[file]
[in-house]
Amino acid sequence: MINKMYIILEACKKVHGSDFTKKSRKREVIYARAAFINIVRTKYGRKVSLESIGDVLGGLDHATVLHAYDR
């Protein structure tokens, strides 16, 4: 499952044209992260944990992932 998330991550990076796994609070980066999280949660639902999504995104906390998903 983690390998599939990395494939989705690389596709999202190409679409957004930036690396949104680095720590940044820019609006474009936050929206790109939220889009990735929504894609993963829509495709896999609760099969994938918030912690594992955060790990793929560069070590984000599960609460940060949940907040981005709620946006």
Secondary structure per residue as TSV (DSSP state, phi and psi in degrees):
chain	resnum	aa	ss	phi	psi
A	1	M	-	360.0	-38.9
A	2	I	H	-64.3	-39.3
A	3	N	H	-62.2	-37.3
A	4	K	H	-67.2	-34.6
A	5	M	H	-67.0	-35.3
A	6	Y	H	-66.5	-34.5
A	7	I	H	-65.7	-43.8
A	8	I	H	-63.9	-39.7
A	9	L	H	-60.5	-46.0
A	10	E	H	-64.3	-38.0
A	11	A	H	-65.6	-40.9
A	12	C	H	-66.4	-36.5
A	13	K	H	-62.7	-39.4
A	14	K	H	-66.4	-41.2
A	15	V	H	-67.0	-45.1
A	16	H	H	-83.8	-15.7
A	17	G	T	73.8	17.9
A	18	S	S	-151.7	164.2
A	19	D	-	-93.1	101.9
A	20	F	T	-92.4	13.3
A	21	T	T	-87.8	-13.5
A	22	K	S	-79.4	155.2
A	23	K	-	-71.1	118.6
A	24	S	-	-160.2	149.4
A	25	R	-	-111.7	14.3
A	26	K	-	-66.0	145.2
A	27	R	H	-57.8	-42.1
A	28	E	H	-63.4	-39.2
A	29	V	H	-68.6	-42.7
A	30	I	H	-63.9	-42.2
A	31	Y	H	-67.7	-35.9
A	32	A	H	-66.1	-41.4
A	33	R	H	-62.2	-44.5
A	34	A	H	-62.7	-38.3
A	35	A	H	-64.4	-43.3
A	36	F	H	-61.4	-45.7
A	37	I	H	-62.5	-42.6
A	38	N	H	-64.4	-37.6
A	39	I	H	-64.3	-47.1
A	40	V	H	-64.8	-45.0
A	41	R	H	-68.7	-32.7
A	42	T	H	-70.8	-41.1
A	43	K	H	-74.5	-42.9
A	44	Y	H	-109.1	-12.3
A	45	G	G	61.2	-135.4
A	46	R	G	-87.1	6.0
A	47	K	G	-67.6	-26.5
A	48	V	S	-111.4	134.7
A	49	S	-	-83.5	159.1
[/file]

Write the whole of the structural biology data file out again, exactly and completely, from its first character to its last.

[in-house]
Amino acid sequence: MINKMYIILEACKKVHGSDFTKKSRKREVIYARAAFINIVRTKYGRKVSLESIGDVLGGLDHATVLHAYDR
């Protein structure tokens, strides 16, 4: 499952044209992260944990992932 998330991550990076796994609070980066999280949660639902999504995104906390998903 983690390998599939990395494939989705690389596709999202190409679409957004930036690396949104680095720590940044820019609006474009936050929206790109939220889009990735929504894609993963829509495709896999609760099969994938918030912690594992955060790990793929560069070590984000599960609460940060949940907040981005709620946006």
Secondary structure per residue as TSV (DSSP state, phi and psi in degrees):
chain	resnum	aa	ss	phi	psi
A	1	M	-	360.0	-38.9
A	2	I	H	-64.3	-39.3
A	3	N	H	-62.2	-37.3
A	4	K	H	-67.2	-34.6
A	5	M	H	-67.0	-35.3
A	6	Y	H	-66.5	-34.5
A	7	I	H	-65.7	-43.8
A	8	I	H	-63.9	-39.7
A	9	L	H	-60.5	-46.0
A	10	E	H	-64.3	-38.0
A	11	A	H	-65.6	-40.9
A	12	C	H	-66.4	-36.5
A	13	K	H	-62.7	-39.4
A	14	K	H	-66.4	-41.2
A	15	V	H	-67.0	-45.1
A	16	H	H	-83.8	-15.7
A	17	G	T	73.8	17.9
A	18	S	S	-151.7	164.2
A	19	D	-	-93.1	101.9
A	20	F	T	-92.4	13.3
A	21	T	T	-87.8	-13.5
A	22	K	S	-79.4	155.2
A	23	K	-	-71.1	118.6
A	24	S	-	-160.2	149.4
A	25	R	-	-111.7	14.3
A	26	K	-	-66.0	145.2
A	27	R	H	-57.8	-42.1
A	28	E	H	-63.4	-39.2
A	29	V	H	-68.6	-42.7
A	30	I	H	-63.9	-42.2
A	31	Y	H	-67.7	-35.9
A	32	A	H	-66.1	-41.4
A	33	R	H	-62.2	-44.5
A	34	A	H	-62.7	-38.3
A	35	A	H	-64.4	-43.3
A	36	F	H	-61.4	-45.7
A	37	I	H	-62.5	-42.6
A	38	N	H	-64.4	-37.6
A	39	I	H	-64.3	-47.1
A	40	V	H	-64.8	-45.0
A	41	R	H	-68.7	-32.7
A	42	T	H	-70.8	-41.1
A	43	K	H	-74.5	-42.9
A	44	Y	H	-109.1	-12.3
A	45	G	G	61.2	-135.4
A	46	R	G	-87.1	6.0
A	47	K	G	-67.6	-26.5
A	48	V	S	-111.4	134.7
A	49	S	-	-83.5	159.1